Bourdain In Beirut: The Best “No Reservations” Episode Ever?
I’ve been catching up with “No Reservations” the last month or so via Netflix, starting from the beginning, and last night I finally saw the infamous episode in Beirut (Collection 2: Disc 3), and I’ve got to say, if you’re going to watch any travel show, see this one.
It starts off like normal, and Tony and the crew get about a day and a half into shooting, doing their normal shtick (meet up with a local, head to a local dive for traditional comfort fare, eat some street food on the way back from the bar — the somewhat formulaic routine of the show), when all of a sudden, actual shooting begins in the streets around them.
At first everyone doesn’t seem too worried and they attempt to continue on with the show, but as the hours pass, the violence begins to escalate until the airport runway gets bombed out and the crew is left scrambling for somewhere safe to stay until the government can finally boat them out (which finally happens a few days later after being holed up in a hilltop hotel).
Though little of Beirut is actually shown, and you’d be hard-pressed to find much footage that the Beirut Tourism Office would want to include in a promotional video, I think what makes this episode so great is the fact that the events that occurred while they were there forced them to drop their normal formula and create a true travel narrative, with all the drama, uncertainty and realism that occurs when experiencing the real world.
Forget state-sponsored guides and flashy dinners, for once Tony was able to get a rare, honest look at a culture, for better and for worse. He saw life how the Lebanese see life, and he saw the Lebanese living life under extreme duress, and all the good and bad that that can elicit.
Too often, travel shows tend to gloss over the ugly and highlight the pretty, creating the sort of packageable, palatable look at a culture that often results in a bland, forgettable experience (just the opposite of what a a travel show should be doing in my opinion). To me, I’d rather see both sides; it’s more interesting because if’s honest: Beauty is truth, truth beauty.
The best part of the show is Tony’s “Empire Strikes Back”-ish reflection on his travels since he began the show, and what, if anything, he’s learned. I’d like to think that his thoughts were the result of the traumatic experience he just had, and I hope that his doom and gloom has since been proven wrong and that it’s his third-from-last, and not the second-to-last paragraph that has since been proven true as his travels have continued. Here are his parting words:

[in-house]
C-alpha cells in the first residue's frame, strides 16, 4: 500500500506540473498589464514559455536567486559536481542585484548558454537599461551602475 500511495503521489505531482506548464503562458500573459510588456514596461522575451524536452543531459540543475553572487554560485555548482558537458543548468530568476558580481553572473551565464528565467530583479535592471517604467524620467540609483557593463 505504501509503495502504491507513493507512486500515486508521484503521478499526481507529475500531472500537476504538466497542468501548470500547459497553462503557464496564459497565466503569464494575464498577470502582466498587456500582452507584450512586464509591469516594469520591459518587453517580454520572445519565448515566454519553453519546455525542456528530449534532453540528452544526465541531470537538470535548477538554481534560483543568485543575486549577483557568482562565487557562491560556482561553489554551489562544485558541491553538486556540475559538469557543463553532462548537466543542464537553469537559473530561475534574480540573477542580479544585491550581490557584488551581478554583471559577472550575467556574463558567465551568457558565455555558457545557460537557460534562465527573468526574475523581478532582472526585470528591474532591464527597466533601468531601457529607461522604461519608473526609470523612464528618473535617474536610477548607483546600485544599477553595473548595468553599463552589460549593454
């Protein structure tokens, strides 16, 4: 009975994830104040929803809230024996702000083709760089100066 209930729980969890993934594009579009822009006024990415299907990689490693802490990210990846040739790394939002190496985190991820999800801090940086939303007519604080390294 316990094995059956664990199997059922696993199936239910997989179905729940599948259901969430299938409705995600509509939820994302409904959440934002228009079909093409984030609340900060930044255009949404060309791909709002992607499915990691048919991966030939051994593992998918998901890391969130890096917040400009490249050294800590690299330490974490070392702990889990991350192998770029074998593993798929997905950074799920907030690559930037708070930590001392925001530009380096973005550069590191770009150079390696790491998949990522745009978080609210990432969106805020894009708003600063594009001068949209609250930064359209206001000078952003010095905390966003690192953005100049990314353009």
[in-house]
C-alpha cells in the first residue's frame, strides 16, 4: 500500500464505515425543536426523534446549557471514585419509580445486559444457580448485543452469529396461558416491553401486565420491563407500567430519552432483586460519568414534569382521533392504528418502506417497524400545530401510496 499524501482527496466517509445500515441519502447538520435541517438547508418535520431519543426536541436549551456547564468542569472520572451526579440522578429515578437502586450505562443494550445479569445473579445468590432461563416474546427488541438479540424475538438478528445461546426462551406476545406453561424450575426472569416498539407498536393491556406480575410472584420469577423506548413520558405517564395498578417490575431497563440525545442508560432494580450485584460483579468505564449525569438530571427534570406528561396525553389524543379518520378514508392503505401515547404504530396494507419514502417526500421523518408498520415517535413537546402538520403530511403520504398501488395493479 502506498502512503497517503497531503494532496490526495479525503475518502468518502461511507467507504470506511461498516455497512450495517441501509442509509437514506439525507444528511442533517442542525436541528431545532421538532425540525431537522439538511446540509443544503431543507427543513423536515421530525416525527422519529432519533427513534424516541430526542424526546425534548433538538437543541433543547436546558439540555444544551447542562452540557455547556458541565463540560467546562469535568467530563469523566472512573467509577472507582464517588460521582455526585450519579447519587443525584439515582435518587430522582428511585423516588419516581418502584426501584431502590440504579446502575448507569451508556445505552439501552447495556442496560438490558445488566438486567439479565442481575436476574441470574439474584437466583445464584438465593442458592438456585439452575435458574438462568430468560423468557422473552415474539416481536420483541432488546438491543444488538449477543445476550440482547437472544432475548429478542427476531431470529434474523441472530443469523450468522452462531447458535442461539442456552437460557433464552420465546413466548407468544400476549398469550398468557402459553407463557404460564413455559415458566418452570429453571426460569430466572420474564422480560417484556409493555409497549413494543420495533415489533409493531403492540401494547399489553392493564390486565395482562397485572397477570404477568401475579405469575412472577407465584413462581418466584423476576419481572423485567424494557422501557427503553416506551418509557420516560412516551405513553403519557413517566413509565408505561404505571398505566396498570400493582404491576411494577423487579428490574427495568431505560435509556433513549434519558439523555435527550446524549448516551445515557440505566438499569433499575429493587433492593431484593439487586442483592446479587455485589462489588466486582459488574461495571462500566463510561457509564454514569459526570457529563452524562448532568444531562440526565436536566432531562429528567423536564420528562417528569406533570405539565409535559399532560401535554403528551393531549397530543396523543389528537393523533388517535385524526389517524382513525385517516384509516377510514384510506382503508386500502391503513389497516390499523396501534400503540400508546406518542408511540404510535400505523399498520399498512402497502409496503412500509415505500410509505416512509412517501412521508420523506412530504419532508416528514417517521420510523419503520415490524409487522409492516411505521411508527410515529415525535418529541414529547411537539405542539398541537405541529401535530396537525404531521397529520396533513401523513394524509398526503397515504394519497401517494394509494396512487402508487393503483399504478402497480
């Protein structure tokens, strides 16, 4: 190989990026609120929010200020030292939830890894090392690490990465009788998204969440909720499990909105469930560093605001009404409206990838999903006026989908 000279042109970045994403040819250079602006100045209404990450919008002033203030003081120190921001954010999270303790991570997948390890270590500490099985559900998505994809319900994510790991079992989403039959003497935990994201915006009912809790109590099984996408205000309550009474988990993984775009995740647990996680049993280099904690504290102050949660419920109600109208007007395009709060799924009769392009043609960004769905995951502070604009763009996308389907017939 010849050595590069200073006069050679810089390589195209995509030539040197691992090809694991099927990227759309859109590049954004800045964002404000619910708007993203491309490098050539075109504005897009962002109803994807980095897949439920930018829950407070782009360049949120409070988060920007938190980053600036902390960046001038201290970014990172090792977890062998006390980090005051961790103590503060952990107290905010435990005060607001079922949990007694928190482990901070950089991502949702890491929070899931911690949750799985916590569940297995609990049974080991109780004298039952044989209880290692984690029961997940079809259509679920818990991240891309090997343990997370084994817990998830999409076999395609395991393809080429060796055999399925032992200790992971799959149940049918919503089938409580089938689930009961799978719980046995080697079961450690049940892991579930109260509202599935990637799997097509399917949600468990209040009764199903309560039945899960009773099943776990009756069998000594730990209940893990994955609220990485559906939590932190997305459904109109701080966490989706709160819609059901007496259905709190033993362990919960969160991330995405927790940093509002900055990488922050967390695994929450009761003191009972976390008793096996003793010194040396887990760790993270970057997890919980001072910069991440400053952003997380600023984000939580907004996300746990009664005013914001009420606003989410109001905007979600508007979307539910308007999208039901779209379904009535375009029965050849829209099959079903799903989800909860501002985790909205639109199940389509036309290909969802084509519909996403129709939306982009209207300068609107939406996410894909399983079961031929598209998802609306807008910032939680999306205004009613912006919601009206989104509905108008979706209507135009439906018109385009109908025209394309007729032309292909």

In the few years since I’ve started to travel this world, I’ve found myself changing. The cramped cynical worldview of a man who’d only seen life through the narrow prism of the restaurant kitchen had altered. I’d been so many places, I’d met so many people from wildly divergent backgrounds, countries, and cultures.
Everywhere I’d been, I’d been, as in Beruit, treated so well. I’d been the recipient of so many random acts of kindness from strangers and I’d begun to think that no matter where I went or who I sat down with, that food and a few drinks seemed always to bring people together. That this planet was filled with basically good and decent people doing the best they could, if frequently under difficult circumstances. That the human animal was perhaps a better and nicer species than I had once thought.
I’d begun to believe that the dinner table was the great leveler, where people from opposite sides of the world could always sit down and talk and eat and drink and if not solve all the worlds problems, at least find, for a time, common ground.
Now, I’m not so sure. Maybe the world’s not like that at all. Maybe in the real world?—?the one without cameras and happy food and travel shows?—?everybody, the good and the bad together, are all crushed under some terrible wheel.
I hope, I really hope, that I’m wrong about that.